JOHANNESBURG – stocks pulled away from record highs on Thursday as rising tensions on the Korean peninsula drove investors to limit risks and shift to safe havens.
But the rand firmed, recovering ground following a slide to a one-month low after President Jacob Zuma survived a no-confidence vote. It remained vulnerable to weak economic fundamentals and political uncertainty.
On the bourse, the JSE All-Share index declined 0.5 percent to 55,700 points, shedding 696 points from a record high of 56,396 points hit on Monday, while the Top-40 index fell 0.54 percent to 49,303 points.
“Generally a softer trend, which is following overseas markets. People are being a little bit more cautious really, they are not rushing into buying stocks,” Cratos Capital equities trader Greg Davies said.
North Korea’s apparently rapid progress in developing nuclear weapons and missiles capable of reaching the U.S. mainland has fuelled tensions that erupted into a war of words between Washington and Pyongyang this week, unnerving regional powers and global investors.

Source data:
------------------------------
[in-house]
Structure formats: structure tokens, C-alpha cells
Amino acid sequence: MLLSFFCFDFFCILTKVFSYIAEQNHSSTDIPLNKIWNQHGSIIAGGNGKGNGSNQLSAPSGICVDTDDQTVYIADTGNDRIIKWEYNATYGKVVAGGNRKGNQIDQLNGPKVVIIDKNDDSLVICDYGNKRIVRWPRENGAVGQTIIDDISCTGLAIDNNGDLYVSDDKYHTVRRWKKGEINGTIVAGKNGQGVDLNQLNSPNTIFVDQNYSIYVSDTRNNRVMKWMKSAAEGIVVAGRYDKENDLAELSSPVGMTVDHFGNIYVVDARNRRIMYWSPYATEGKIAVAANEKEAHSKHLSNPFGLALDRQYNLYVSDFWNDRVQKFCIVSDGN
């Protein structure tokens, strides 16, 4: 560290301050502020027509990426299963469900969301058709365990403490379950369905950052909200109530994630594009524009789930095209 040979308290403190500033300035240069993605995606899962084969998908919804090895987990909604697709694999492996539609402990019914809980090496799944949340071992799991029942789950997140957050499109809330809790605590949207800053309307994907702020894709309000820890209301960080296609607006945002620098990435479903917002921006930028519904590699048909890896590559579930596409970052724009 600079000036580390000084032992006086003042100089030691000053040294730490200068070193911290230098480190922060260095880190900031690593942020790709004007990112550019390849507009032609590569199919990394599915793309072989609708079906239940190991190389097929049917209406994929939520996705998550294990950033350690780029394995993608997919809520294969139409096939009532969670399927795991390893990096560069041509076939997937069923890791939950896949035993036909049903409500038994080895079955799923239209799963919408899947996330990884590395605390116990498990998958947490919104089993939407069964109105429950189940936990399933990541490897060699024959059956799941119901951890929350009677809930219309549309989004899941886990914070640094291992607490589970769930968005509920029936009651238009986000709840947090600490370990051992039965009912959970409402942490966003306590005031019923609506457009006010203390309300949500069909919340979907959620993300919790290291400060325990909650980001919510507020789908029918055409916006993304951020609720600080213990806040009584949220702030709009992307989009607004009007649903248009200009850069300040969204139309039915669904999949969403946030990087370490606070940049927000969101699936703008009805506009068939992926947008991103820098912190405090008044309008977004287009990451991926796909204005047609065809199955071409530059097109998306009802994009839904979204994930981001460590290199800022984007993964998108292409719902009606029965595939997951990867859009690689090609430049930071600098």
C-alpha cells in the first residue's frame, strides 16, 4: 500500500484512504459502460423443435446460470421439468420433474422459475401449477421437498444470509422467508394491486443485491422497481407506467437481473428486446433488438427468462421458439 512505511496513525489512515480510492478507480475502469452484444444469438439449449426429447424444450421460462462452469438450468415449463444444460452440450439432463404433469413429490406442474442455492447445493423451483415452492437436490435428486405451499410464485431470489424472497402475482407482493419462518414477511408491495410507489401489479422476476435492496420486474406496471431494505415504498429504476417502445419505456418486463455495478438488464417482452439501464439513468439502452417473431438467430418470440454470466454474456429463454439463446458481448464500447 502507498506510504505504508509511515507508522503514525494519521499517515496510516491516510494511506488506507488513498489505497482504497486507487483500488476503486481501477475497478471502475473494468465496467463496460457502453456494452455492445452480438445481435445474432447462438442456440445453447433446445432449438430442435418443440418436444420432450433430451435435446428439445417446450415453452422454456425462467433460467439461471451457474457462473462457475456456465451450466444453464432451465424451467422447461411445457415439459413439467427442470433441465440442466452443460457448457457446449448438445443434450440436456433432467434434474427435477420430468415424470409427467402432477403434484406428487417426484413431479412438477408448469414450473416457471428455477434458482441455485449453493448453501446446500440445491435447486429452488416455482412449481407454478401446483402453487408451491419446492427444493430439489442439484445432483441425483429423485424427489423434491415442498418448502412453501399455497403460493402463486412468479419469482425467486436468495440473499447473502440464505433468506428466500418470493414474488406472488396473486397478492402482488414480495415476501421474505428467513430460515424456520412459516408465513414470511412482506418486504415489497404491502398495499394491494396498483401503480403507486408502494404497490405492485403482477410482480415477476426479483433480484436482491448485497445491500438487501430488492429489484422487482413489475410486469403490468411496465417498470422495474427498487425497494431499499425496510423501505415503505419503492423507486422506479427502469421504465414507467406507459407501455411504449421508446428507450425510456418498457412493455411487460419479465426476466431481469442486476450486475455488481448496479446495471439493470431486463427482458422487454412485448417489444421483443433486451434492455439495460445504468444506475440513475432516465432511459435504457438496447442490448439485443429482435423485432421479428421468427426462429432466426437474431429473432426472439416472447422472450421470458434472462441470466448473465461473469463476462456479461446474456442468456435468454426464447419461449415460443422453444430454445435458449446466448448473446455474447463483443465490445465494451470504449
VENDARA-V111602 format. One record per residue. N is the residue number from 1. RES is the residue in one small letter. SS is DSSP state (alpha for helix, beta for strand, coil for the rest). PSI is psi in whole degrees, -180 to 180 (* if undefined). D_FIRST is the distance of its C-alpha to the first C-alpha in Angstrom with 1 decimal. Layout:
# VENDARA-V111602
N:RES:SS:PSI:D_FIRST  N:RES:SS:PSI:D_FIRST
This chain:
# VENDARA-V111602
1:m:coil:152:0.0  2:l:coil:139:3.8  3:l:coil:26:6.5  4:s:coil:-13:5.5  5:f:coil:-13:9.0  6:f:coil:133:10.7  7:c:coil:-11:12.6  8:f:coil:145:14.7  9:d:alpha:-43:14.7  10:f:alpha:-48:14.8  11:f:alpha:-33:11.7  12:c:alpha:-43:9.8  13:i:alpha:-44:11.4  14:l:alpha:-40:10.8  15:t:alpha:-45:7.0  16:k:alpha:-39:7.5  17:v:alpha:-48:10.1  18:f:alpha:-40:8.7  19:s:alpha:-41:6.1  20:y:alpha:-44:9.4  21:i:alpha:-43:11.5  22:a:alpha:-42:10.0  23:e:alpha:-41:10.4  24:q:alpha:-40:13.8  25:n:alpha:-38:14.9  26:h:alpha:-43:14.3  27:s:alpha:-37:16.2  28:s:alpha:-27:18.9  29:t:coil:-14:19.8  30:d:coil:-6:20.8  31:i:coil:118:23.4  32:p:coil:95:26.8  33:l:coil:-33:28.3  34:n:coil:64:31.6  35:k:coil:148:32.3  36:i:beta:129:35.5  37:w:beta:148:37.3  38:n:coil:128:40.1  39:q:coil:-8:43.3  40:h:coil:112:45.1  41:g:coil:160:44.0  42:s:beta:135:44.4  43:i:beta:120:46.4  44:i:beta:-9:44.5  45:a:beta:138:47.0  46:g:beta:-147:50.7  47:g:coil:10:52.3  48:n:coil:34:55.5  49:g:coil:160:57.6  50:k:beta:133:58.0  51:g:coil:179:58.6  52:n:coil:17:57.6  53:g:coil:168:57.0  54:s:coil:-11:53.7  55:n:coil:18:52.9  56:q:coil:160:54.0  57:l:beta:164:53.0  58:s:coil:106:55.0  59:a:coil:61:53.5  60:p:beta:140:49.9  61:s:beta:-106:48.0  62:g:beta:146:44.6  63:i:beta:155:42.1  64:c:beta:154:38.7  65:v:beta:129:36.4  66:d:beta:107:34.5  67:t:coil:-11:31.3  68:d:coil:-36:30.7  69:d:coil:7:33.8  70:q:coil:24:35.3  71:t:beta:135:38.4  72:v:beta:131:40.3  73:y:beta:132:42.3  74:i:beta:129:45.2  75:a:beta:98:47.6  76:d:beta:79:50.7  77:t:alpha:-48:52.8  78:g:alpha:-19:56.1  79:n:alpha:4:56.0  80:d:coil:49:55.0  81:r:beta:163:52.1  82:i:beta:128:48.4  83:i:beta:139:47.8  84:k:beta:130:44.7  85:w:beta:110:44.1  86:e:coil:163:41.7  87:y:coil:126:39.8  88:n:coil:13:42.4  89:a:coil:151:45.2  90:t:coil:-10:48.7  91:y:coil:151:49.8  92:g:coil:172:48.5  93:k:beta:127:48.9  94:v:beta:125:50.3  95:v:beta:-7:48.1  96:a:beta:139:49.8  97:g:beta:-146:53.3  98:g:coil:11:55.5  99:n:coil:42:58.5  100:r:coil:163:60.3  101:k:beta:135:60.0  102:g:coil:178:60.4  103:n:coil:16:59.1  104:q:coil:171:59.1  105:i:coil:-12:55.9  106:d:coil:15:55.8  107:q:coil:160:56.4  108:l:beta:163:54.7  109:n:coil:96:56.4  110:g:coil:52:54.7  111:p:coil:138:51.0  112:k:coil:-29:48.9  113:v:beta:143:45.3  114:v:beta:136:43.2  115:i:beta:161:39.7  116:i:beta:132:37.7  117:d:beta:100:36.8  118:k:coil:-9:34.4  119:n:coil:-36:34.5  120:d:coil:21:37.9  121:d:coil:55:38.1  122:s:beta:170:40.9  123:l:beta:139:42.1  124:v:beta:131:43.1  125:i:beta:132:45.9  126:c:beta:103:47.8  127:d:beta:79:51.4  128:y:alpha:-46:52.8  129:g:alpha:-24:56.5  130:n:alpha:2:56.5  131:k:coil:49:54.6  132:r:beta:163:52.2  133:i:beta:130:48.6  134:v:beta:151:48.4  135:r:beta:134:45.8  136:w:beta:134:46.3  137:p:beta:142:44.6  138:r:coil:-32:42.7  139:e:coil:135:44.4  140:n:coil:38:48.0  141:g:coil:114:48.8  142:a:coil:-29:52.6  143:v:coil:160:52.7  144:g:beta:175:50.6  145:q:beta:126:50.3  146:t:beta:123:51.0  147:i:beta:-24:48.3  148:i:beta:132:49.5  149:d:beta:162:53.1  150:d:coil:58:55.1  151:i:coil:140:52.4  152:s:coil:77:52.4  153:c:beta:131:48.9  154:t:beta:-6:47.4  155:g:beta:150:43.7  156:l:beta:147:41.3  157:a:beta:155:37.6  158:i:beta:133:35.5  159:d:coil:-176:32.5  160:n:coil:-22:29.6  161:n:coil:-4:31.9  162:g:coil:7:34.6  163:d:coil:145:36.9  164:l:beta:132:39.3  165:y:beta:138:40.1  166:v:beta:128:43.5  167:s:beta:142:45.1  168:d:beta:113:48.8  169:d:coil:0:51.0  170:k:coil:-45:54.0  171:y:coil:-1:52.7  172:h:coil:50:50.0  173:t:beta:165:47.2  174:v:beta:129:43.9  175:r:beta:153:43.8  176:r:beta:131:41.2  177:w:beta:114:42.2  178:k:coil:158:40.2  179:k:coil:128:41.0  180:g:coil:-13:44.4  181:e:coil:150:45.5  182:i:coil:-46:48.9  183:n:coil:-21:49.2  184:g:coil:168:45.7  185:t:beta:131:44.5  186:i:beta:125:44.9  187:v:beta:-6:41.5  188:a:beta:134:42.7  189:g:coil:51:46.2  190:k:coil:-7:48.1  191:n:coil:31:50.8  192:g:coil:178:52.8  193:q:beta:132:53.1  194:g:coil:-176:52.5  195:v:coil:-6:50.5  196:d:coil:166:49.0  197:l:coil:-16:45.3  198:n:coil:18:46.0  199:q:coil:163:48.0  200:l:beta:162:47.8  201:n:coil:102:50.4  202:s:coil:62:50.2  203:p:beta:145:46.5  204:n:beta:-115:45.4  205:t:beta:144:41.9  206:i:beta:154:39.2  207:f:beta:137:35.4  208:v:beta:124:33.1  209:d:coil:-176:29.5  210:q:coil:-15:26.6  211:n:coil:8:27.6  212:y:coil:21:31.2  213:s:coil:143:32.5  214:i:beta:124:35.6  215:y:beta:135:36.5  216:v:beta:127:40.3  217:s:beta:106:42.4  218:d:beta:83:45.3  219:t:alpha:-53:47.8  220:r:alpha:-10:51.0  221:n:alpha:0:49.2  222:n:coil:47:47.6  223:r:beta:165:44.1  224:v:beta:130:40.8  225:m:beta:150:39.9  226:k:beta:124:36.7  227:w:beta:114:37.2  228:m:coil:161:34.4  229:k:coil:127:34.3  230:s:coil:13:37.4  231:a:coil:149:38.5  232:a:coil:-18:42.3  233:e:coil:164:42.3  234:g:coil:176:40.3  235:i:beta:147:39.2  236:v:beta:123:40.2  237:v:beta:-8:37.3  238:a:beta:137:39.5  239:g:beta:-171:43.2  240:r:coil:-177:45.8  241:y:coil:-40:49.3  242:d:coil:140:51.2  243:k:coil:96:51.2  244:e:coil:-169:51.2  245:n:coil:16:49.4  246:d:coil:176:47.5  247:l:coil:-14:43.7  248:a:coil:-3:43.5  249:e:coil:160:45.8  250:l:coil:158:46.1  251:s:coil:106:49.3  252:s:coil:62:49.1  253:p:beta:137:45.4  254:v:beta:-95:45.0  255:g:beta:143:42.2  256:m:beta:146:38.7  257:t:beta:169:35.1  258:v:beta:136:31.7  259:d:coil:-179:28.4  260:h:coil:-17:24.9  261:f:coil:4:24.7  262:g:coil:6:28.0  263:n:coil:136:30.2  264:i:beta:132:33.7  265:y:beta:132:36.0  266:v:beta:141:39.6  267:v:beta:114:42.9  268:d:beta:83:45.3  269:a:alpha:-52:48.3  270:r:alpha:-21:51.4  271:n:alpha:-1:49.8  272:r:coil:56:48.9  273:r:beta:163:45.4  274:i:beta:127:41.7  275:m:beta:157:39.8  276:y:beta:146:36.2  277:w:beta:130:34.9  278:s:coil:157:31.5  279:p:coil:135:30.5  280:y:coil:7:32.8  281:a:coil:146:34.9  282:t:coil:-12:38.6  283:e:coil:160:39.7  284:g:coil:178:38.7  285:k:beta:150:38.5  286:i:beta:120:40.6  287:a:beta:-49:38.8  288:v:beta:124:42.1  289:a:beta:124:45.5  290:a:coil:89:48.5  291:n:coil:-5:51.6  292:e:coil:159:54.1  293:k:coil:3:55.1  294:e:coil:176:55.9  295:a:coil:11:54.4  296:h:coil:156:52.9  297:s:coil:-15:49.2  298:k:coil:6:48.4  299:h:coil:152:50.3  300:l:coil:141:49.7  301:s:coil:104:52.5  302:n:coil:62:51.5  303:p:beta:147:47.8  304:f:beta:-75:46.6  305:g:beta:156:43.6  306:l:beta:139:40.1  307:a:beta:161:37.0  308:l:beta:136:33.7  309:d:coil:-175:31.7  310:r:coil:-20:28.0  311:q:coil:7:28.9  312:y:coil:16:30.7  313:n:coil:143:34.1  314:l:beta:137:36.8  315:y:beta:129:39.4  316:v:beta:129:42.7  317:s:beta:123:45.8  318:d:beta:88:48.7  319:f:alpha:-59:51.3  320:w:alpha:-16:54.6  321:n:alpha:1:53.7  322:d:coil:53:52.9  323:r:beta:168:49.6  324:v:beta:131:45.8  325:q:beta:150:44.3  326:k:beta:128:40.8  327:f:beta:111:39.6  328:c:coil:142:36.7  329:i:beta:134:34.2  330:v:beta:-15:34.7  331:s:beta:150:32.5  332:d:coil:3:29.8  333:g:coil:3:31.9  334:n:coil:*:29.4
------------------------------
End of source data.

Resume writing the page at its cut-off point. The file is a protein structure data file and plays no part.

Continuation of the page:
In currency markets, the rand was trading 0.5 percent stronger at 13.3775 per dollar as of 1552 GMT compared with a close of 13.4525 overnight in New York.
Traders said weaknesses in recent weeks had pushed the rand into an oversold territory.
“But it is still vulnerable, the backdrop is still negative and it is unlikely that this a turning point,” said ETM’s economist Halen Bothma.
South Africa’s annual factory output dropped 2.3 percent in June while mining production slipped 0.8 percent, official data showed on Thursday.
Among movers on the exchange, Pioneer Food fell 6.81 percent to 132 rand, making it the biggest decliner, after reporting a 4 percent decline in 10 months sales.
Bucking the trend, gold shares gained, with the Gold Index up 6.18 percent on safe-haven demand. Geopolitical risk can boost demand for assets seen as safe-havens such as gold.
Government bonds hardly moved with the yield of benchmark paper due 2026 up three basis points at 8.600 percent.